Front Porch Blog

Guest blog: Electric co-ops need to remember the importance of affordability for their members

Last month, Appalachian Voices and our partners released an electric cooperative scorecard for seven states across the Southeast United States. This project highlights key areas for improvement needed at cooperatives related to governance, transparency, clean energy programs and energy burden. While these utilities should be governed by their member-owners, that is unfortunately rarely the case.

In North Carolina, we have 26 co-ops. One of those is Blue Ridge Energy, which serves parts of Watauga, Ashe, Allegheny and Caldwell counties. Compared to other co-ops in North Carolina, Blue Ridge Energy scored relatively high on the scorecard. They have democratic elections and some okay access to energy efficiency programs and solar energy, and when I’ve talked to their customers, they are generally satisfied.

But one issue that is often overlooked by Blue Ridge Energy, and many co-ops across the state, is affordability and energy burden. Energy burden simply means how much of someone’s income is going to paying an electric bill. In the U.S., an energy cost that exceeds 6% of the household income is considered a high energy burden.

Typically cooperatives serve rural areas and energy bills have a higher energy burden on these communities. Blue Ridge Energy burden for all customers is 4%, however, it jumps to 10% for low-income households. That’s a huge difference between the many customers they serve.

For this reason, Appalachian Voices wants to share a guest blog post below from a Blue Ridge customer. This post was submitted as a letter-to-the-editor to local papers within Blue Ridge Energy’s territory.

— Maddy Koch

By Tanya Robinson

Tanya Robinson

Here in the High Country most of us get our electricity service from Blue Ridge Energy. Blue Ridge Energy is a coop owned by the customers, who are called members.

The reality of energy here in the High Country is that many simply cannot afford it. I grew up in Ashe County and have dealt with Blue Ridge Energy for many years. I come from a family that has had to depend on energy assistance in some form or fashion many times throughout the years due to low wages and high costs of living that simply do not afford a family the extra funds to cover electricity.

However, many things have changed over the years with regard to how that assistance is obtained and how often it is available. Blue Ridge Energy has a co-op principle on their website that states, “Cooperatives are democratic organizations controlled by their members, who actively participate in setting policies and making decisions.” I don’t know about you, but I have never been asked to help set policy or make decisions regarding my energy that I am paying for.

I mention all of this, with the belief that perhaps Blue Ridge Energy could work a little harder on serving its members rather than building large extravagant headquarters offices in multiple counties, paying a CEO salary of over $1 million a year, and increasing the financial burden on those already suffering financially.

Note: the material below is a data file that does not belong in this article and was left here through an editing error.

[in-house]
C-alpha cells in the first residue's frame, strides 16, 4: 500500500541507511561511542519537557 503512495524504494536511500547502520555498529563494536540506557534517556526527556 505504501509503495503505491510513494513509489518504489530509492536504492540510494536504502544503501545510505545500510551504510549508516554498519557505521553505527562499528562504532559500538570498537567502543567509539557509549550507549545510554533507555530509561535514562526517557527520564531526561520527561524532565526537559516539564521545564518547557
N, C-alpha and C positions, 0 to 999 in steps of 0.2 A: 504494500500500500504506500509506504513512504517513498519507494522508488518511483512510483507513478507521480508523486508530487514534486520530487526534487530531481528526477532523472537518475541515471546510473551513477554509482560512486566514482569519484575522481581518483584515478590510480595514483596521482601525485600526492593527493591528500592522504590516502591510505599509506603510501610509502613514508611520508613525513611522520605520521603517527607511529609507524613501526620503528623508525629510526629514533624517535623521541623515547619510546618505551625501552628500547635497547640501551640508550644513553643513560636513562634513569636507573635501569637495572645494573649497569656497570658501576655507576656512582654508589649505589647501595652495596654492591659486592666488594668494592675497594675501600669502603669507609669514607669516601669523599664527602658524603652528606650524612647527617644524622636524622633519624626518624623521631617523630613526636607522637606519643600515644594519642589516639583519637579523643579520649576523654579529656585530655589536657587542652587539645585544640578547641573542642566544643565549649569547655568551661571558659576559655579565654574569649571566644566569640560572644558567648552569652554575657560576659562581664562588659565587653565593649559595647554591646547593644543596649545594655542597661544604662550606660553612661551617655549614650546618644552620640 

Appalachian Voices released scorecards examining how electric cooperatives in North Carolina measured up across a number of areas, including governance, transparency, energy efficiency, member access to clean energy and other factors. Included in those scorecards was Blue Ridge Energy, which serves Ashe County.

One of the scores was for member services, and this included things like energy efficiency financing, community and distributed solar policy, fixed fees, medical priority, etc. They scored 19, which appears good considering only one other co-op scored higher, but I believe member services have decreased at a time when they are likely needed the most.

For example, you could use Operation Roundup energy assistance twice a year previously, but now it is only available once a year. Additionally, I know of several people who were disconnected despite having a medical condition that required they have electricity to their home. The cost of the energy itself has increased making the removal of services even more of a crunch on those that desperately need the help. Those that really need the help need to speak up and go to board meetings and make their voices heard because if not we will continue to see much needed services sacrificed without so much as a whisper of input from the members it directly affects.

Bio:
Tanya Robinson is a 37-year-old mother and wife living in Ashe County. She grew up in Ashe County, but has spent time in larger cities in Northern Virginia. She has a Bachelor’s Degree in accounting and a MBA in Finance, both from Strayer University. She is an active member of Down Home NC and the Vice Chair of the Democratic Women of Ashe County. She grew up in a poor working class family very similar to much of Ashe County and feels that people like her are often forgotten by all levels of government in the corporate dominated democratic processes. Therefore, she has a strong interest in activist journalism, transparent politics and fighting for the working class.

Maddy is North Carolina Field Coordinator for Appalachian Voices' Energy Democracy Program. She grew up in Boone, N.C., and studied media, communications and political science at Appalachian State University.


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